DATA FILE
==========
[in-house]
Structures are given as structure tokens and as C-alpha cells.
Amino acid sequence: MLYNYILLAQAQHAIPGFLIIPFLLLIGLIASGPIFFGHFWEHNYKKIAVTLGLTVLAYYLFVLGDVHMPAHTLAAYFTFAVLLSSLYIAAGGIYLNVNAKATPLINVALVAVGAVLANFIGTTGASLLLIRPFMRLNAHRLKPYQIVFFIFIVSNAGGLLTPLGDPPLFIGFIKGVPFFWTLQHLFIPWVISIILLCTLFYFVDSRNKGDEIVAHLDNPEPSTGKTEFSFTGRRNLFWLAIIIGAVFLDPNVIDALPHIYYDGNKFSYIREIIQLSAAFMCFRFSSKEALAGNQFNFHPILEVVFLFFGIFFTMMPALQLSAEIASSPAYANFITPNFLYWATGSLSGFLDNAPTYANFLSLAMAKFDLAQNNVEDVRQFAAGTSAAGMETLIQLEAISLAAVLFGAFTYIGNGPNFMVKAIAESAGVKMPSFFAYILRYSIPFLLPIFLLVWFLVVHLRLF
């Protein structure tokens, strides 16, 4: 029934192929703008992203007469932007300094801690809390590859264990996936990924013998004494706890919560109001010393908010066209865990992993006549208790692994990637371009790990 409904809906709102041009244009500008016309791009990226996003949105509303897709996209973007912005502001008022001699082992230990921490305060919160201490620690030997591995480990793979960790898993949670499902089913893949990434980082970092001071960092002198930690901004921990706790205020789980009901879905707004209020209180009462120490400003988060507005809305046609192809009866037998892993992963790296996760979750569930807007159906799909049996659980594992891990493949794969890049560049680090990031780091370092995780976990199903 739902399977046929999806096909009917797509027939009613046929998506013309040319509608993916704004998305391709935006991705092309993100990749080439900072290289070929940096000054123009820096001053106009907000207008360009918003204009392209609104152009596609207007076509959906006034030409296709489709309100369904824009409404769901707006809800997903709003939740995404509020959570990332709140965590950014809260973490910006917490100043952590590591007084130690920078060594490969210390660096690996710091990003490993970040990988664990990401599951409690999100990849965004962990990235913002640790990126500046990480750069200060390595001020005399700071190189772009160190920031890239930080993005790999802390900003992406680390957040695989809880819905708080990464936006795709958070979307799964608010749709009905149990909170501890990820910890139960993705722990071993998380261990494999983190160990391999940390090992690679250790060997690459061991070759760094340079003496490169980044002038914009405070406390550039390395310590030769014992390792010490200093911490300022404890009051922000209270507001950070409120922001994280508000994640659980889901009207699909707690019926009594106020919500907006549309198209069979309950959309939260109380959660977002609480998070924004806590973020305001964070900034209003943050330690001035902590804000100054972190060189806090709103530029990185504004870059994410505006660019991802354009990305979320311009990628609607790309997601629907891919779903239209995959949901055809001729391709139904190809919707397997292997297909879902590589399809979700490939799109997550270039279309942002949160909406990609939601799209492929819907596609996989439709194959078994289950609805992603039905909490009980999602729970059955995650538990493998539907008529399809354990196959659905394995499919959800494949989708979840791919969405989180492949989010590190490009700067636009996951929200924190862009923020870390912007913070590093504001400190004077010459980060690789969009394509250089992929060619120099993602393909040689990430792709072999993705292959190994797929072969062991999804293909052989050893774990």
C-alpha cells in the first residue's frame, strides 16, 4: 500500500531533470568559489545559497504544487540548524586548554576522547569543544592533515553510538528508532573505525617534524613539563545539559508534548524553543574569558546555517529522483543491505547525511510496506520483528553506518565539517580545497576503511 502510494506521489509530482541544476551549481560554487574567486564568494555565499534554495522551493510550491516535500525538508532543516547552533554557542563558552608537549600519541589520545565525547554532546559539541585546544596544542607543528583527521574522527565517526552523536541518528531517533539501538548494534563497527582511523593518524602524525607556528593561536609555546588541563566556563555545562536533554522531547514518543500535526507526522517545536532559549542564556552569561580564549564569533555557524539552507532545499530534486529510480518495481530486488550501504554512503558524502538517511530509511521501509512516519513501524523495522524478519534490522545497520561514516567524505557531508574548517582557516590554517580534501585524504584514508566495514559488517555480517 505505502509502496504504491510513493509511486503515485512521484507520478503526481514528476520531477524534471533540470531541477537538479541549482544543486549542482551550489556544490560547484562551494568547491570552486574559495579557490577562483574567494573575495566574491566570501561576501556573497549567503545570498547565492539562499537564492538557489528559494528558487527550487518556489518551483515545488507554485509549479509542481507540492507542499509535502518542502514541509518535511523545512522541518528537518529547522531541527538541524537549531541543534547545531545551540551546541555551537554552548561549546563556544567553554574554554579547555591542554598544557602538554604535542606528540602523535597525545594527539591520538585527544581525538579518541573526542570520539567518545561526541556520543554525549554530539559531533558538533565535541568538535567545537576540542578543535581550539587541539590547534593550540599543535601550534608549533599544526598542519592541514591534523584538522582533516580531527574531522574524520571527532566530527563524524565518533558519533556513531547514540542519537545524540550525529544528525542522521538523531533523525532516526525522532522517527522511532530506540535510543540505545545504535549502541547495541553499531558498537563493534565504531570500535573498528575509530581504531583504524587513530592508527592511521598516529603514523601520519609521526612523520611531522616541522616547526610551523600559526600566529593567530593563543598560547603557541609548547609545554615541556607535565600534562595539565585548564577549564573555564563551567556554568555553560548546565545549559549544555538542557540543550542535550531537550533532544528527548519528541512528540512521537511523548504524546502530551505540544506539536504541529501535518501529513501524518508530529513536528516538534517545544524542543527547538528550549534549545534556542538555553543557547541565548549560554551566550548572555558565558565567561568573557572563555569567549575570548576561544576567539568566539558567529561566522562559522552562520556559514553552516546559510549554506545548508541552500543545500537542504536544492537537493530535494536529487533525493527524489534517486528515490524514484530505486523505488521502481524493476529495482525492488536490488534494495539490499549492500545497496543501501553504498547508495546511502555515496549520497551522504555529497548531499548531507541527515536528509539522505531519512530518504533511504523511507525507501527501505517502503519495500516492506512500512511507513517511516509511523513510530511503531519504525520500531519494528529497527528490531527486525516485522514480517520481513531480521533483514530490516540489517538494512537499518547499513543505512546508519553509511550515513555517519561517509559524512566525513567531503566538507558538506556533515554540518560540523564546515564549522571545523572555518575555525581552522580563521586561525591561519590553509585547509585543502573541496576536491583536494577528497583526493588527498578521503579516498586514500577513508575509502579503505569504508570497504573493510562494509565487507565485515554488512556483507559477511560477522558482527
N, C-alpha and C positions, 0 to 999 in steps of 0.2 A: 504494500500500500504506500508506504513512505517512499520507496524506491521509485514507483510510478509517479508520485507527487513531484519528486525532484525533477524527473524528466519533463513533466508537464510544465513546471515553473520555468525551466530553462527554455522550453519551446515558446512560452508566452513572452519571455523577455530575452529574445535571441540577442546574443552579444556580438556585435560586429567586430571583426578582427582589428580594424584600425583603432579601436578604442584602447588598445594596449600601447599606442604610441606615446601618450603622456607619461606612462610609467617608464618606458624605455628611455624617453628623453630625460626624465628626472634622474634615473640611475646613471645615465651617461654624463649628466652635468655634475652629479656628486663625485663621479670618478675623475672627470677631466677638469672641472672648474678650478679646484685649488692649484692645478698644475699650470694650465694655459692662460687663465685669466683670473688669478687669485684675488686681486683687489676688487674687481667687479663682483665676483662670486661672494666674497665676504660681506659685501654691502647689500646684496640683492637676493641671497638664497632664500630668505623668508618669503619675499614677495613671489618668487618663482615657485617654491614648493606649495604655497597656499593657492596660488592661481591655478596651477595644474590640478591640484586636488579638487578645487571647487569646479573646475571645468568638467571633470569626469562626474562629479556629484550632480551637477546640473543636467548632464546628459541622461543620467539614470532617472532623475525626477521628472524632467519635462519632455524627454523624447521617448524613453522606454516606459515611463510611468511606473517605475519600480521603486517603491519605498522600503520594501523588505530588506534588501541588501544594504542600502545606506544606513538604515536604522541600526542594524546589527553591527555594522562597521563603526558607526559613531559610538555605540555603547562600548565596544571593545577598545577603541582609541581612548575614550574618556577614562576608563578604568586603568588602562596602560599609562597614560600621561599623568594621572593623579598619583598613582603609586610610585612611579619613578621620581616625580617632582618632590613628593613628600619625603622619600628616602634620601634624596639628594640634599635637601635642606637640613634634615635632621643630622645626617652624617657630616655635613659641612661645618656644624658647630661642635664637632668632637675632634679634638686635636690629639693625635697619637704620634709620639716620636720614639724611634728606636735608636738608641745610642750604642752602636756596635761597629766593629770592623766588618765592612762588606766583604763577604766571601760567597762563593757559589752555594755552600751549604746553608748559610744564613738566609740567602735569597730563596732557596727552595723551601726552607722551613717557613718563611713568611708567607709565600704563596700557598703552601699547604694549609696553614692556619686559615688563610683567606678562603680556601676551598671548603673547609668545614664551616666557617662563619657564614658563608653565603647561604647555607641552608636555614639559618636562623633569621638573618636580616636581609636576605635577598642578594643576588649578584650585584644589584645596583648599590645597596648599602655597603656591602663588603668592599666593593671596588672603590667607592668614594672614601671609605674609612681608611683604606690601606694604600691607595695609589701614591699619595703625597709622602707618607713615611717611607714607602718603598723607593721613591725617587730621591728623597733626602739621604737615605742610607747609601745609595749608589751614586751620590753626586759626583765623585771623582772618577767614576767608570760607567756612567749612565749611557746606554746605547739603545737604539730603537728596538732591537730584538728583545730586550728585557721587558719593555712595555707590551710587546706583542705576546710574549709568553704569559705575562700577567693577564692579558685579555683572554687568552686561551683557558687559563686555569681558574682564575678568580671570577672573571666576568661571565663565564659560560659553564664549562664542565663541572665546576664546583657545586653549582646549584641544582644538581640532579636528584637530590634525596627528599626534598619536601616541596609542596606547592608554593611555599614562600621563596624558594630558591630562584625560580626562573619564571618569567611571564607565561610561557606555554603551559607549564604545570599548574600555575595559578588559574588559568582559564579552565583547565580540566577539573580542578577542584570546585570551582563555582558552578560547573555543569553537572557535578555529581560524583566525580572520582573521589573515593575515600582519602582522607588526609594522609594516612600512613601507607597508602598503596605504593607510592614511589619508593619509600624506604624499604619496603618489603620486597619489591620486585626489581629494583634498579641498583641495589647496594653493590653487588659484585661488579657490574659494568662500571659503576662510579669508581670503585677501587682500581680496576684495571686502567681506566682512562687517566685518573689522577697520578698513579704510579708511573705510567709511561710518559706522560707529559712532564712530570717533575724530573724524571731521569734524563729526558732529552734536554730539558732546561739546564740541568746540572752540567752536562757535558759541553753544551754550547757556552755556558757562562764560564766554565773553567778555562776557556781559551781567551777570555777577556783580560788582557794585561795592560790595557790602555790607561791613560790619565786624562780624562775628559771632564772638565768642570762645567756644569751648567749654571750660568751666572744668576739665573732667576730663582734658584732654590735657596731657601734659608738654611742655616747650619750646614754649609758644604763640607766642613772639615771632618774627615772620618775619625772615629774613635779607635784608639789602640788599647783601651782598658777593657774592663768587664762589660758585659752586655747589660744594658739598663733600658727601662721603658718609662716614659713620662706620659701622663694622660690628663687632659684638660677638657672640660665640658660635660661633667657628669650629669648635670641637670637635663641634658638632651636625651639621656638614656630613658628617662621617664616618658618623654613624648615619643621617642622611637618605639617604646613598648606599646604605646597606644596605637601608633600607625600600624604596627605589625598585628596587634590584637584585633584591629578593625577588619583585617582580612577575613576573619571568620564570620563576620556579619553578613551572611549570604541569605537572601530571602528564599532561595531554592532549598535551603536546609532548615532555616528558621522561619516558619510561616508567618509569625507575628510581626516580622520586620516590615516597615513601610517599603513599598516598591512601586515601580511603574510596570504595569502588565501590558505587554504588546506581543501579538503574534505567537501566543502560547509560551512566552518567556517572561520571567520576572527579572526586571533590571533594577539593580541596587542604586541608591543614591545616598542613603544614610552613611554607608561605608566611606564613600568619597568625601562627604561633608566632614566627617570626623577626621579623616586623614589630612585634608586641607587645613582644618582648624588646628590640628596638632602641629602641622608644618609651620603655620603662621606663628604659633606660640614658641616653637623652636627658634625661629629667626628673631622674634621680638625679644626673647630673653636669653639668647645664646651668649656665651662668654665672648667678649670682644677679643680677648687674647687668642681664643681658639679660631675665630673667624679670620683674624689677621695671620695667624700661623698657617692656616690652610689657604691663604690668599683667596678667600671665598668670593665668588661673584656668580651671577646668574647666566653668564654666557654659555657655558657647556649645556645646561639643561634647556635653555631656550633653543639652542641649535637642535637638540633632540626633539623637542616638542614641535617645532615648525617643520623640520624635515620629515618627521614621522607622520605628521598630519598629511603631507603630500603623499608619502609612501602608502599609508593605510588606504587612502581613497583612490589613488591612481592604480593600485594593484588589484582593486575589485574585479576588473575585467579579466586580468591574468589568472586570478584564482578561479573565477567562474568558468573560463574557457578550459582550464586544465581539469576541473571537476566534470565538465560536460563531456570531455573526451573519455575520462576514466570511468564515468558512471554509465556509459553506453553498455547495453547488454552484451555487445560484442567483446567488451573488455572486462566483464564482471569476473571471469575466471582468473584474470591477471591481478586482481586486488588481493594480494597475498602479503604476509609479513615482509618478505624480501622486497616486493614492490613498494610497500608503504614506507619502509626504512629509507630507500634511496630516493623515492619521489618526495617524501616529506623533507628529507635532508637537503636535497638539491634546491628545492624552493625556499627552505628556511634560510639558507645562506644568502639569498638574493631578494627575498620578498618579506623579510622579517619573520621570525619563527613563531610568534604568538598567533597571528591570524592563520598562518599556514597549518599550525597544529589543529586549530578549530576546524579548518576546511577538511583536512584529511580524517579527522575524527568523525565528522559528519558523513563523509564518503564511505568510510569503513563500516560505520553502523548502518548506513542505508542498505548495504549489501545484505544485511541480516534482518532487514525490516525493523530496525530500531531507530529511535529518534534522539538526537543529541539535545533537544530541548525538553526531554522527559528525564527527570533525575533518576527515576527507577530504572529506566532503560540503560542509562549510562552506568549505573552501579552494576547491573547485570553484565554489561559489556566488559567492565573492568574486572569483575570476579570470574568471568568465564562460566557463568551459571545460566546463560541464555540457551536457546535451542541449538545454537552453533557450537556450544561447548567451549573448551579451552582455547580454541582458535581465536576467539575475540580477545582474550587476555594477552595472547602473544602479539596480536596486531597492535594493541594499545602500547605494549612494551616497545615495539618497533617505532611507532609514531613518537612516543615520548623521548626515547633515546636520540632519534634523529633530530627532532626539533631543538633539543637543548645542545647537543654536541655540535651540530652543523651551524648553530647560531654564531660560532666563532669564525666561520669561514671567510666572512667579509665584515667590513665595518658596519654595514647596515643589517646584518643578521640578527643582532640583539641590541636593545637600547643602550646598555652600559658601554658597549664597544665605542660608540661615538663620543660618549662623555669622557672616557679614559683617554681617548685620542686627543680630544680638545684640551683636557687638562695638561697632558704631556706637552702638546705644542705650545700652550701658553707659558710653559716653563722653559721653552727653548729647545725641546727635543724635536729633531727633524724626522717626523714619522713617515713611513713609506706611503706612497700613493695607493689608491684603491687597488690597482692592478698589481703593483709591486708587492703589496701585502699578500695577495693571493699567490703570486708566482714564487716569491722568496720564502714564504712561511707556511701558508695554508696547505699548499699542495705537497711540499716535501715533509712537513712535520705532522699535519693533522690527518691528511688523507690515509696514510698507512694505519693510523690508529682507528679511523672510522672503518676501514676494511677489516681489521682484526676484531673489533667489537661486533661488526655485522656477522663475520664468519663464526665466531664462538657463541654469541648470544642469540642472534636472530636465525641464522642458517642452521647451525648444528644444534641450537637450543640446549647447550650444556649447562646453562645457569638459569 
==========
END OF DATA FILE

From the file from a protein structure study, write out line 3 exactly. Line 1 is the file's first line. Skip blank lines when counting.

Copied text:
Amino acid sequence: MLYNYILLAQAQHAIPGFLIIPFLLLIGLIASGPIFFGHFWEHNYKKIAVTLGLTVLAYYLFVLGDVHMPAHTLAAYFTFAVLLSSLYIAAGGIYLNVNAKATPLINVALVAVGAVLANFIGTTGASLLLIRPFMRLNAHRLKPYQIVFFIFIVSNAGGLLTPLGDPPLFIGFIKGVPFFWTLQHLFIPWVISIILLCTLFYFVDSRNKGDEIVAHLDNPEPSTGKTEFSFTGRRNLFWLAIIIGAVFLDPNVIDALPHIYYDGNKFSYIREIIQLSAAFMCFRFSSKEALAGNQFNFHPILEVVFLFFGIFFTMMPALQLSAEIASSPAYANFITPNFLYWATGSLSGFLDNAPTYANFLSLAMAKFDLAQNNVEDVRQFAAGTSAAGMETLIQLEAISLAAVLFGAFTYIGNGPNFMVKAIAESAGVKMPSFFAYILRYSIPFLLPIFLLVWFLVVHLRLF